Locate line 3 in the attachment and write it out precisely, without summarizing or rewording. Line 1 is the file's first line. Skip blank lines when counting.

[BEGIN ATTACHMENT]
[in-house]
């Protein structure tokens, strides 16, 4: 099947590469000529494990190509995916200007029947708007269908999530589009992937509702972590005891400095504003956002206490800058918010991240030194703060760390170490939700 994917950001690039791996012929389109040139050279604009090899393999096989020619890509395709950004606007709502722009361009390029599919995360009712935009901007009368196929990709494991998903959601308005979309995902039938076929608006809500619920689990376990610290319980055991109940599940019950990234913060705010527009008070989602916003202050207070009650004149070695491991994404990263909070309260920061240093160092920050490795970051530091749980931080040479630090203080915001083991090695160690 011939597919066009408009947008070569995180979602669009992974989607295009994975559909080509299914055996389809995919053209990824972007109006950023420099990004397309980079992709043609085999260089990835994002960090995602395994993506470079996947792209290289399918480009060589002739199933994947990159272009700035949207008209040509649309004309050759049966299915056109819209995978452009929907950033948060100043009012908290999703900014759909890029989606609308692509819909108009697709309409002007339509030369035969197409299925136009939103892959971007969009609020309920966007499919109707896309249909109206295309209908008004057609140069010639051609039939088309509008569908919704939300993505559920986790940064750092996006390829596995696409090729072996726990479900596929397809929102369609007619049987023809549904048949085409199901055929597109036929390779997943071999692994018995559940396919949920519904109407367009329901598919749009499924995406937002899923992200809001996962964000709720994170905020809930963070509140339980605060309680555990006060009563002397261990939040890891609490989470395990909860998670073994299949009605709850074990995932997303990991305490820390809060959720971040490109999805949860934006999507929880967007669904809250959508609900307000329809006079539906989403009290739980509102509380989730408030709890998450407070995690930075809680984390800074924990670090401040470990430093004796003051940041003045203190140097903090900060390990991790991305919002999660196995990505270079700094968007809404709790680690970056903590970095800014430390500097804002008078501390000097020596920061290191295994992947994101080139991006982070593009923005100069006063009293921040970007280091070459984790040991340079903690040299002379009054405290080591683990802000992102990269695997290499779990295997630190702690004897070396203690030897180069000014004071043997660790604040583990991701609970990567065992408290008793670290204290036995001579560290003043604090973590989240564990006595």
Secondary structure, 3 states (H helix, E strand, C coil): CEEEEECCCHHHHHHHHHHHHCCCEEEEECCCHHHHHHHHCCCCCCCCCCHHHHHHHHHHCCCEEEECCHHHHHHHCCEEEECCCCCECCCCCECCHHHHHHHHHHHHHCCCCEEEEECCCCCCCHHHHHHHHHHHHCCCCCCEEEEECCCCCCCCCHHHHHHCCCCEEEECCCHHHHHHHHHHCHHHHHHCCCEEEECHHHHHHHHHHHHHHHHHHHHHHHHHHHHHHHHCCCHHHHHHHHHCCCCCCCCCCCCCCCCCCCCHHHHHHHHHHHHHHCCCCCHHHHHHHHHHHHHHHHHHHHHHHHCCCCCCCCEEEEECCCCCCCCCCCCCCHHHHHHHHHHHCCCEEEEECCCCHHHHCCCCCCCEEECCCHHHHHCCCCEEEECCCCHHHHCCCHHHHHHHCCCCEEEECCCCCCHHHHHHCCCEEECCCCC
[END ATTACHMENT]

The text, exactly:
Secondary structure, 3 states (H helix, E strand, C coil): CEEEEECCCHHHHHHHHHHHHCCCEEEEECCCHHHHHHHHCCCCCCCCCCHHHHHHHHHHCCCEEEECCHHHHHHHCCEEEECCCCCECCCCCECCHHHHHHHHHHHHHCCCCEEEEECCCCCCCHHHHHHHHHHHHCCCCCCEEEEECCCCCCCCCHHHHHHCCCCEEEECCCHHHHHHHHHHCHHHHHHCCCEEEECHHHHHHHHHHHHHHHHHHHHHHHHHHHHHHHHCCCHHHHHHHHHCCCCCCCCCCCCCCCCCCCCHHHHHHHHHHHHHHCCCCCHHHHHHHHHHHHHHHHHHHHHHHHCCCCCCCCEEEEECCCCCCCCCCCCCCHHHHHHHHHHHCCCEEEEECCCCHHHHCCCCCCCEEECCCHHHHHCCCCEEEECCCCHHHHCCCHHHHHHHCCCCEEEECCCCCCHHHHHHCCCEEECCCCC